Anglo-Soviet Treaty of 1942

The Anglo-Soviet Treaty, formally the Twenty-Year Mutual Assistance Agreement Between the United Kingdom and the Union of Soviet Socialist Republics, established a military and political alliance between the Soviet Union and the British Empire.

Comrades in Arms

BackgroundEdit

The Treaty followed on from the Anglo-Soviet Agreement of July 1941 that they would assist each other in fighting Germany and not seek a separate peace.

The first meeting to discuss the treaty took place on 15 December 1941, a week after the United States had joined the British Empire and the Soviet Union to oppose the Axis powers.[1]

One of the goals of Joseph Stalin, the Soviet Union's head of government, was to establish a territorial agreement for a postwar Europe that would be largely divided between Britain and the Soviet Union.[1]

Stalin hoped to regain the territories that had been held by the Soviet Union, including Finland, Estonia, Latvia, Lithuania, Romania, Ukraine and Belarus before its losses during Operation Barbarossa, the German invasion of the Soviet Union, which began on 22 June 1941. In exchange, Britain would receive land and permission to have naval bases and maritime passage through the English Channel, the North Sea and the Baltic Sea. Britain made no commitments and Stalin's ideas did not form part of the agreement.[1]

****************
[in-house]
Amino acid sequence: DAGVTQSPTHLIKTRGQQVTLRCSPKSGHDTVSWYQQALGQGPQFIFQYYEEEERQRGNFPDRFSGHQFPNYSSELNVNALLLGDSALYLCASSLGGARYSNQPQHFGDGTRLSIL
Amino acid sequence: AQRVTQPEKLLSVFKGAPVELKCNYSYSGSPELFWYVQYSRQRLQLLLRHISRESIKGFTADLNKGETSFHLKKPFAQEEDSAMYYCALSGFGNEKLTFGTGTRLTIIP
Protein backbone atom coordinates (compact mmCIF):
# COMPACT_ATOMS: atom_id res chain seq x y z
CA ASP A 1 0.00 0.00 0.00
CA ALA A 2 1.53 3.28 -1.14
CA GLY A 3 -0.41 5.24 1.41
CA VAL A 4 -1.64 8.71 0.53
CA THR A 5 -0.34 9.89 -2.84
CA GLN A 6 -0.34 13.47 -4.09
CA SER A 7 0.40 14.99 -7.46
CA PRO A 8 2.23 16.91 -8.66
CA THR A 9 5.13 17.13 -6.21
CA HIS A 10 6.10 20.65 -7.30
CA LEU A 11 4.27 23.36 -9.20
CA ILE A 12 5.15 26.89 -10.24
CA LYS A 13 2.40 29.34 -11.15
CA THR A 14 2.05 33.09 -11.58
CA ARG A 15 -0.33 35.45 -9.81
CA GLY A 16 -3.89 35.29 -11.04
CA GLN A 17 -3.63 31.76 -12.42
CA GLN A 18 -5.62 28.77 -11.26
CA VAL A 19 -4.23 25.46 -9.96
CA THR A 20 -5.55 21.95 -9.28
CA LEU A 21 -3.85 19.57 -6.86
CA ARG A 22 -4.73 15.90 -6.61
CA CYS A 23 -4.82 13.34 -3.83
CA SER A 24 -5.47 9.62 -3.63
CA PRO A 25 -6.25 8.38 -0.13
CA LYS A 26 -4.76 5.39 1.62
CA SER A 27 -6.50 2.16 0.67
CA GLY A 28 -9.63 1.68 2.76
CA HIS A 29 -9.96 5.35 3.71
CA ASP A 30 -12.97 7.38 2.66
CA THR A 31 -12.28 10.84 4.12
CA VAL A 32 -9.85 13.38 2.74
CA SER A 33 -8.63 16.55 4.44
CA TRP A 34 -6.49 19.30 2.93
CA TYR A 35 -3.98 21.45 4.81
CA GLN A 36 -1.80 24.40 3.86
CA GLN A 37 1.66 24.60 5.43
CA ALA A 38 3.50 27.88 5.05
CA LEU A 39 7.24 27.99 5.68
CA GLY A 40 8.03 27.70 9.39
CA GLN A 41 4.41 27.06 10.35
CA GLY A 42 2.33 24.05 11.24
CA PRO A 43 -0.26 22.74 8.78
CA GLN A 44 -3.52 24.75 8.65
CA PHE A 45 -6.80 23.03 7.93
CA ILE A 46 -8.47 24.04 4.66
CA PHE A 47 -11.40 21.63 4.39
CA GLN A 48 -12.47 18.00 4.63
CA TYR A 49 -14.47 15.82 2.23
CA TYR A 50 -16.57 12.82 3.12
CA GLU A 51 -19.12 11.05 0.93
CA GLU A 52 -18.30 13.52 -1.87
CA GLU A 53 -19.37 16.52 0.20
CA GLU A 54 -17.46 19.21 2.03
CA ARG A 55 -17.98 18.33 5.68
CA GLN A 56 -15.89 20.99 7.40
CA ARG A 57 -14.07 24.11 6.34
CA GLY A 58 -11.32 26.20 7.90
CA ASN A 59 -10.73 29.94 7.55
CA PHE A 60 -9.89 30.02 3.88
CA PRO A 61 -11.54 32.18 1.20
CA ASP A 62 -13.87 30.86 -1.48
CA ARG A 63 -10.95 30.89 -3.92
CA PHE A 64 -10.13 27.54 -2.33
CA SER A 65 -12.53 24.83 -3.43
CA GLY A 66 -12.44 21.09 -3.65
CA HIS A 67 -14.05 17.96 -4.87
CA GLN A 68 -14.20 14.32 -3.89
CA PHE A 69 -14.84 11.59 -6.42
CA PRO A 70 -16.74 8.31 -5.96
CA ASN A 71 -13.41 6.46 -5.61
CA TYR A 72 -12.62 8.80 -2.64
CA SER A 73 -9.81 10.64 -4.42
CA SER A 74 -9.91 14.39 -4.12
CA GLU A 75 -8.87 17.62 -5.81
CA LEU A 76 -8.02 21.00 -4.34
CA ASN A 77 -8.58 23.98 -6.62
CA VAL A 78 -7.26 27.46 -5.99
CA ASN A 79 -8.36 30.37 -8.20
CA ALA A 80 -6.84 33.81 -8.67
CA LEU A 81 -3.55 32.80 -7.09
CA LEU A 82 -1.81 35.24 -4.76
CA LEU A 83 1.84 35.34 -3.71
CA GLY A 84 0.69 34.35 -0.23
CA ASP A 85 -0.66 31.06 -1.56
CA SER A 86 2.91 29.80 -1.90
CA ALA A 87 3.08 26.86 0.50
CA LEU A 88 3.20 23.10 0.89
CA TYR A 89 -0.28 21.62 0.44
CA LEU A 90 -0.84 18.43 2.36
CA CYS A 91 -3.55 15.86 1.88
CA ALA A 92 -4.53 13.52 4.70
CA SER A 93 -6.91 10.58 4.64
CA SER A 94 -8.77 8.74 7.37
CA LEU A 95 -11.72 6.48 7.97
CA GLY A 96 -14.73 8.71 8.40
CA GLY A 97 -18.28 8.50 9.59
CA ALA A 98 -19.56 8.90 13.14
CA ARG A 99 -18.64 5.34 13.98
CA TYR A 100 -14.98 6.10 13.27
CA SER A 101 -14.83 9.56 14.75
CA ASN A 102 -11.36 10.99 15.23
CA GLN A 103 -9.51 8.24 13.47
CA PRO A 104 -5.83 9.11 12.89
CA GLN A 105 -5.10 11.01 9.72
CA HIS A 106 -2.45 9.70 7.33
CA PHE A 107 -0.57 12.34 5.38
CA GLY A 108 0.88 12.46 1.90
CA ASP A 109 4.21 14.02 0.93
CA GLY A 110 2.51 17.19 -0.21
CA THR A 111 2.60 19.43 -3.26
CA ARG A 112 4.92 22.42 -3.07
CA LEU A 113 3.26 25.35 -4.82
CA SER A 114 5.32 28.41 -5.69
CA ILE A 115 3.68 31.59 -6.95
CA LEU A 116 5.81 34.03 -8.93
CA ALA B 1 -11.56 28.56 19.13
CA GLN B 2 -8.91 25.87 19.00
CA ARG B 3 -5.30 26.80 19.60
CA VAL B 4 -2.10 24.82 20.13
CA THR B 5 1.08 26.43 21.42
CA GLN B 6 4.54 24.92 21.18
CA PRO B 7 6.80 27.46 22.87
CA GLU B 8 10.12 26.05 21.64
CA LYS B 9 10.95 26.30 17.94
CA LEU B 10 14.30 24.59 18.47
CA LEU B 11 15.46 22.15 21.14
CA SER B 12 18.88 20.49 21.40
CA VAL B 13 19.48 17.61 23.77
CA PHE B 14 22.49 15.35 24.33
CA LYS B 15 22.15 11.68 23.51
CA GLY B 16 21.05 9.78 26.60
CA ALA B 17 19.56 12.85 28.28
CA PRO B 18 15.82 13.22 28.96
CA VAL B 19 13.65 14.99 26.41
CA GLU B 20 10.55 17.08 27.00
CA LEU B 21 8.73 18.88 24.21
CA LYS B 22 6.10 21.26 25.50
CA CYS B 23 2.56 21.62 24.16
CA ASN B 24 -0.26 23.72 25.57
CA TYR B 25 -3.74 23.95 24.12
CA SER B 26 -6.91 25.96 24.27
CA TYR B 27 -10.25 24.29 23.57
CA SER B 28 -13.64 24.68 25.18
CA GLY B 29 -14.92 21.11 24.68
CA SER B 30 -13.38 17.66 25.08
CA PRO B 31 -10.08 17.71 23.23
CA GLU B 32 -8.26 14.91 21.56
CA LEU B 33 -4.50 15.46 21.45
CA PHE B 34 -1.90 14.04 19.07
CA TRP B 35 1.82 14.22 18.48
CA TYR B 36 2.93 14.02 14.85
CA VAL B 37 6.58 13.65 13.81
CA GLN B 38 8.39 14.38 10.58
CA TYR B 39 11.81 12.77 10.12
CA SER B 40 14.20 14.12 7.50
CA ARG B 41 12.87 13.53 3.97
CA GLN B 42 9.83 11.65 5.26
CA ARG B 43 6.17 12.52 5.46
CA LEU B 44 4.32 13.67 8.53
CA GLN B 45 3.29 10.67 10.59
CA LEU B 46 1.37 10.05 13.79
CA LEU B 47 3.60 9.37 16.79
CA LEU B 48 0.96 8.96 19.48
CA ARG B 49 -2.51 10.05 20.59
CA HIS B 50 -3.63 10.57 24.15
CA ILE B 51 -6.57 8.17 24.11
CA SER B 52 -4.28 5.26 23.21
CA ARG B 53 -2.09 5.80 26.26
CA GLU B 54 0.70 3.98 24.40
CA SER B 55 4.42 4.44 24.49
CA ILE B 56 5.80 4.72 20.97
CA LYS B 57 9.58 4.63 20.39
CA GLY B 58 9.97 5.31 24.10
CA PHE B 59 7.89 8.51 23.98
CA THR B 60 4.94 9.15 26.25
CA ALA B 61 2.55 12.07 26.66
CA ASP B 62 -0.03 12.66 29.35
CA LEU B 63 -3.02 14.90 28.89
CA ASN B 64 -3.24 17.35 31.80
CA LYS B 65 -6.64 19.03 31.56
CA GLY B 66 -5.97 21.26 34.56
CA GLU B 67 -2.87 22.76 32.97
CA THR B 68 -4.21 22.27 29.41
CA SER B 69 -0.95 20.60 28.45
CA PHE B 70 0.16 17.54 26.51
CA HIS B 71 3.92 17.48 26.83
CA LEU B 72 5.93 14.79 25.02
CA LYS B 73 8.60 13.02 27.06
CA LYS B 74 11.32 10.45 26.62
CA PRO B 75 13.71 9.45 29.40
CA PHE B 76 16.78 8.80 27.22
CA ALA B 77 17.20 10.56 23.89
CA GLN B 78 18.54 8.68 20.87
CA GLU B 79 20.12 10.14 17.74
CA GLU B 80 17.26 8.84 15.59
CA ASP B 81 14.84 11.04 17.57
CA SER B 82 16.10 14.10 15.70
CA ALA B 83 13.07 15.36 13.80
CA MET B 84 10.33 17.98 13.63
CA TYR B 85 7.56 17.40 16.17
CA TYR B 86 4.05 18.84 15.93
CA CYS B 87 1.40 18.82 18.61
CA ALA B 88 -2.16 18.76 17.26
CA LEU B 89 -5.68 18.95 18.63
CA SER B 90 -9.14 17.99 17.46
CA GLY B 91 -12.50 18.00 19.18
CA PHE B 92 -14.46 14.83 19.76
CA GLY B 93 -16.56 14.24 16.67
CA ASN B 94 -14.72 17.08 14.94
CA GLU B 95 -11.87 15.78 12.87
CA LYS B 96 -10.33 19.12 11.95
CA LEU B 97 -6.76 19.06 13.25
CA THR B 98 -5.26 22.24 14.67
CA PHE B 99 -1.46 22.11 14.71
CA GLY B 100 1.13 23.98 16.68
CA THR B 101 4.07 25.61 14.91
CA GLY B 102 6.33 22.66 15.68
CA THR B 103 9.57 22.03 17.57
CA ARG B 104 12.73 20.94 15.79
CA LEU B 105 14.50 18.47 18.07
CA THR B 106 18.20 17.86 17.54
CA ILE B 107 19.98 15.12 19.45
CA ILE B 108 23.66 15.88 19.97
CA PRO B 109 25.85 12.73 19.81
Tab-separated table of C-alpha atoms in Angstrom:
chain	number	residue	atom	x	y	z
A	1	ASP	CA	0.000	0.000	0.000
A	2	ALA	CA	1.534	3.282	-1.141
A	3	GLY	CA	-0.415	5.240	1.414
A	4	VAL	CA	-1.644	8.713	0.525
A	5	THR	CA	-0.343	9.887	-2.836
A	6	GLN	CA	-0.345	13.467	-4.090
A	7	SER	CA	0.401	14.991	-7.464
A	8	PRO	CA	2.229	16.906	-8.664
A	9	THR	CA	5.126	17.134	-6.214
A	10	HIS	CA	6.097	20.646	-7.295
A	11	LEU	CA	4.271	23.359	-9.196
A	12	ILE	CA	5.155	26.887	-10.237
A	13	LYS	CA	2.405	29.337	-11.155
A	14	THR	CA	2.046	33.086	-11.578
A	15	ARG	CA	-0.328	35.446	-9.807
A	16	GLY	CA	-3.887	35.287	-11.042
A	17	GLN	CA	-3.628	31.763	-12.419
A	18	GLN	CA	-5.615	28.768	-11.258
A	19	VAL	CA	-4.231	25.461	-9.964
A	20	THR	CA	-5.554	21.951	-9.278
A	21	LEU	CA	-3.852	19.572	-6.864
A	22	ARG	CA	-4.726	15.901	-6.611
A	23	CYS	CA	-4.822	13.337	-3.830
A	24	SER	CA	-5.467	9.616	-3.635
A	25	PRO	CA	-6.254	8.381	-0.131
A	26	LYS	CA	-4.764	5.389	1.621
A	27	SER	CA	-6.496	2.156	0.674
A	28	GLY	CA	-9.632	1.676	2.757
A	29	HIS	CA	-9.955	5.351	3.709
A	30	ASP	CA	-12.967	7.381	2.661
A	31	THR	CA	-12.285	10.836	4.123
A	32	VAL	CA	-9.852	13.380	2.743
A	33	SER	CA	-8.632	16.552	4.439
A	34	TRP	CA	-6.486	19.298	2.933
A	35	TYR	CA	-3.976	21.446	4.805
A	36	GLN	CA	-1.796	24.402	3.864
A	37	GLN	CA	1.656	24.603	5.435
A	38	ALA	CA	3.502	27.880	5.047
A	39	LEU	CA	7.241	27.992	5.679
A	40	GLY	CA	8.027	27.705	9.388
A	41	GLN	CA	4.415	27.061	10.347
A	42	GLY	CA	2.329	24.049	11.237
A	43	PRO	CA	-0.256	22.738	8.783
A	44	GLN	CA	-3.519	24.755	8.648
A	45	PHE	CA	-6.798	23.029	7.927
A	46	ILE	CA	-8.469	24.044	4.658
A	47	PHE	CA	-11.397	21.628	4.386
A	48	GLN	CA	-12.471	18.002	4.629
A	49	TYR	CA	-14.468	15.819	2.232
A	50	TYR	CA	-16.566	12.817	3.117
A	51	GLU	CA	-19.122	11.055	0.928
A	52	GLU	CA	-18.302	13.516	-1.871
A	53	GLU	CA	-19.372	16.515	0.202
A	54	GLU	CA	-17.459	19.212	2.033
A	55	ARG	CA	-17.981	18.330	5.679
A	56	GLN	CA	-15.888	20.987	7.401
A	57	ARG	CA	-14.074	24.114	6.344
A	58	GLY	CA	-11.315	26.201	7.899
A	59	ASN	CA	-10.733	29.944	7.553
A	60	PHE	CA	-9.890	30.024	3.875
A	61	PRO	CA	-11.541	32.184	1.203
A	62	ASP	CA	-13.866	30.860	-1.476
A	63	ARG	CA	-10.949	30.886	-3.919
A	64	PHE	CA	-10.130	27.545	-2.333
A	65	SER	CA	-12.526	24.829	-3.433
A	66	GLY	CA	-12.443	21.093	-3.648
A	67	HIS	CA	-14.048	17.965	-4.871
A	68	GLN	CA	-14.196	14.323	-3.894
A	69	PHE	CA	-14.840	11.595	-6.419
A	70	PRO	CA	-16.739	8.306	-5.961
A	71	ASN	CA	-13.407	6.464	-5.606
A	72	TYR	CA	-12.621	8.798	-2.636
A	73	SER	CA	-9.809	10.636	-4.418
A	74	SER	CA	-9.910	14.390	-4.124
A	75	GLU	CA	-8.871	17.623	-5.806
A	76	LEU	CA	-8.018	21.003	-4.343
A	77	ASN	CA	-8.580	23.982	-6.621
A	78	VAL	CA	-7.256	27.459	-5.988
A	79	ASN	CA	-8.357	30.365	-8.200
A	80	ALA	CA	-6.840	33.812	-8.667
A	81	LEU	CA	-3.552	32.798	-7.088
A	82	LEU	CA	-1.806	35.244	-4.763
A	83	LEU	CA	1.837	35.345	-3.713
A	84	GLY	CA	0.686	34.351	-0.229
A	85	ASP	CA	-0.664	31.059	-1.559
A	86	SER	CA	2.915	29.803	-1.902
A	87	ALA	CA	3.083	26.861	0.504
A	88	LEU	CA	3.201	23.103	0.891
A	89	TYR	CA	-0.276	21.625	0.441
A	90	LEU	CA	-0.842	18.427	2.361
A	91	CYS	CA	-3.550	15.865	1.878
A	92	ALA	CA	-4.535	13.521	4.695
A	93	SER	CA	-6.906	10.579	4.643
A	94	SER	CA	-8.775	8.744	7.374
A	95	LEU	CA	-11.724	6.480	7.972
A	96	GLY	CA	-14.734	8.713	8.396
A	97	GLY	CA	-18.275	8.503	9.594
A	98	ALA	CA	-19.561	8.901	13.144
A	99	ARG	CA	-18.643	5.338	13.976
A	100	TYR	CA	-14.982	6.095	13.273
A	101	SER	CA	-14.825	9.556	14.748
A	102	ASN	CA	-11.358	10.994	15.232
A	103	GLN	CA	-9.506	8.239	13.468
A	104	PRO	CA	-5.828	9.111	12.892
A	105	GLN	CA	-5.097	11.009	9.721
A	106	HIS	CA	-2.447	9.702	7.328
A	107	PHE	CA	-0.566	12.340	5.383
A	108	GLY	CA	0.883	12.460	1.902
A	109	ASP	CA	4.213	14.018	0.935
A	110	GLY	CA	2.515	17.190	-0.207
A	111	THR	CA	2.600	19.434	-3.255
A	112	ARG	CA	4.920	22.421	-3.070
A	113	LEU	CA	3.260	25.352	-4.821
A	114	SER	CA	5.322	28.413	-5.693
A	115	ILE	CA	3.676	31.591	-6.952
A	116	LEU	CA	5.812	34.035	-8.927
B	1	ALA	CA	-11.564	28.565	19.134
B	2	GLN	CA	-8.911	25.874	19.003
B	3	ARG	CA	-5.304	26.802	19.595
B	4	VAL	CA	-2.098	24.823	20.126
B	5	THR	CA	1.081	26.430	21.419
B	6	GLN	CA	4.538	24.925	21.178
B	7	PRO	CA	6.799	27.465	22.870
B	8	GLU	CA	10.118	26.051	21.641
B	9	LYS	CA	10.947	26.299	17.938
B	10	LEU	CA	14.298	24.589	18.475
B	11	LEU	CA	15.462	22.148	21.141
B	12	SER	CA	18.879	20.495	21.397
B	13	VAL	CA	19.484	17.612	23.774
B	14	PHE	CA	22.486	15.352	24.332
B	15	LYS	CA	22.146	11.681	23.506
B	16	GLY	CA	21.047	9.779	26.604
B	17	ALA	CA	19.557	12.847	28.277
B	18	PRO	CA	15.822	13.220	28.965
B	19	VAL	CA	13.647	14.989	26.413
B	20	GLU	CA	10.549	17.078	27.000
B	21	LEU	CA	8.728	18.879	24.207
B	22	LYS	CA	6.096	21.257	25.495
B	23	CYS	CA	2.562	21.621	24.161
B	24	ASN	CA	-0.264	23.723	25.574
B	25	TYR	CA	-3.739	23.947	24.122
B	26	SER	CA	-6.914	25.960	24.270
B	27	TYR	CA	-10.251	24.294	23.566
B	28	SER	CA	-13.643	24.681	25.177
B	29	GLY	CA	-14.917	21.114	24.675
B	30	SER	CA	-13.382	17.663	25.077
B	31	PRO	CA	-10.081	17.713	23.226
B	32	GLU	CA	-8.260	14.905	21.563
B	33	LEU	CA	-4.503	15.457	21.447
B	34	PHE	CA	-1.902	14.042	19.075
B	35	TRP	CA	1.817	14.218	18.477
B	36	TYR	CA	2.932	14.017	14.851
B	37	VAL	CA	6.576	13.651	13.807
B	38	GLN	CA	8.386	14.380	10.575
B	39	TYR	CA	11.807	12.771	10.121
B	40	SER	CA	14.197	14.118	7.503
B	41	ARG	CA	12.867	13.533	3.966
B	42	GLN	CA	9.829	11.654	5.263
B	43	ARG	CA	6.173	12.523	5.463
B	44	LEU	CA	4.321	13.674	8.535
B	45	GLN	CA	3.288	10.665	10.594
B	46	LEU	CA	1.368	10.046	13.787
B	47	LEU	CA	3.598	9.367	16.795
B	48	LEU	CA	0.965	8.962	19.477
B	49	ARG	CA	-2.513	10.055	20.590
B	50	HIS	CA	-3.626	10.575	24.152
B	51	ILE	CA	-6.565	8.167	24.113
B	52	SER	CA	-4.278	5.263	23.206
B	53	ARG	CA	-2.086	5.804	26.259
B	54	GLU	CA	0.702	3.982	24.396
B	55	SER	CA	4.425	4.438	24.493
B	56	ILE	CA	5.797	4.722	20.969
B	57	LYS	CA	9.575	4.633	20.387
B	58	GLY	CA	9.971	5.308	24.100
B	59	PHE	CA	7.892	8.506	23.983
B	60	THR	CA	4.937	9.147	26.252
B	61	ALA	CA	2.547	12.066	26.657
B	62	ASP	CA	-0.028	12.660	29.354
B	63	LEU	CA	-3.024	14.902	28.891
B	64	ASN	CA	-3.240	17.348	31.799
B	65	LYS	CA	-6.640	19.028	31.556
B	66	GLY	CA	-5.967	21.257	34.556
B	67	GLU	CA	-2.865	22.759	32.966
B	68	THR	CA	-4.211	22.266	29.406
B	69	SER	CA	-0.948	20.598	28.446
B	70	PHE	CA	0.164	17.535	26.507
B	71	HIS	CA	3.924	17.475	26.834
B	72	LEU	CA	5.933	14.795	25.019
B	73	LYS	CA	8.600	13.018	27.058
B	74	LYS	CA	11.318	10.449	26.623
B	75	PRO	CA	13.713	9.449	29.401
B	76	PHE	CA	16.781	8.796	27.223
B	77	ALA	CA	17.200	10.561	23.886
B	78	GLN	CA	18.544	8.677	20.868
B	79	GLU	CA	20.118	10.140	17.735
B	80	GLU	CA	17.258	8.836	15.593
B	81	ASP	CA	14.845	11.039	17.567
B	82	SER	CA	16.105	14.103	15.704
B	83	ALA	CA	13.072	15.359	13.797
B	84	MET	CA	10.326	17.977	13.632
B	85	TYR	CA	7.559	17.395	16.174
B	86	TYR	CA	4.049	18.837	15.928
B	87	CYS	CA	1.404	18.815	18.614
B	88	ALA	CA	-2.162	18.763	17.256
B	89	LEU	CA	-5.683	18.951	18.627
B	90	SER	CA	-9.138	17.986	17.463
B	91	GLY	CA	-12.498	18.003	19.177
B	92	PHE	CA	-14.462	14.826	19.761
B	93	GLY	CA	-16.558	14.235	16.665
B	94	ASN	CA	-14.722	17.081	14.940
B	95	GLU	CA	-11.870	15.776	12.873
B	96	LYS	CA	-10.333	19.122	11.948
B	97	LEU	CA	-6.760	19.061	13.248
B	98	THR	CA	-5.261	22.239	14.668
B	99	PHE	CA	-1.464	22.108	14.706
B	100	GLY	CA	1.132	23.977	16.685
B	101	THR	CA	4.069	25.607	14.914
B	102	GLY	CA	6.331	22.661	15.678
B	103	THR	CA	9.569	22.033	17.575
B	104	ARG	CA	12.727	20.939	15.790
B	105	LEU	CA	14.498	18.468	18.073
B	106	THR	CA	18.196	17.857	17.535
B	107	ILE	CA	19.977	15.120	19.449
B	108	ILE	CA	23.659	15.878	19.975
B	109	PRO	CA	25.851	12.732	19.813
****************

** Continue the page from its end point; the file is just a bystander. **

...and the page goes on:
AgreementEdit

A military alliance was to last until the end of World War II, and a political alliance was to last 20 years. The treaty was signed in London on 26 May 1942 by British Foreign Secretary Anthony Eden and Soviet Foreign Minister Vyacheslav Molotov.[2]

Absence of most AlliesEdit

The treaty was bilateral. Absent from the discussions were the other Allies, including the United States, Canada, Australia, New Zealand, British India and the Republic of China, despite all of them having declared war on the Axis powers before 1941. Also not represented were the Allies that had governments-in-exile, such as Czechoslovakia and France, whose countries were being occupied by Germany, despite the Soviets' initial aim being to direct those countries' postwar structure.

SignificanceEdit

The treaty represented a transition for Britain, which sacrificed some of its superpower status because of its weakened military state but still exerted diplomatic power during the negotiations.[3]

See alsoEdit

ReferencesEdit

  1. ^ a b c Plopeanu, Emanuel (2010). "Ankara – Stockholm – Bern: three types of press commentaries and interpretations about British – Soviet Treaty (May 1942)". Valahian Journal of Historical Studies (14): 133–142. ISSN 1584-2525.
  2. ^ Slusser, Robert M.; Triska, Jan F. (1959). A Calendar of Soviet Treaties 1917-1957. Stanford: Stanford University Press. p. 149.
  3. ^ Kettenacker, Lothar (1982). "The Anglo-Soviet Alliance and the Problem of Germany, 1941-1945". Journal of Contemporary History. 17 (3): 436. doi:10.1177/002200948201700303. JSTOR 260555. S2CID 159825737.

External linksEdit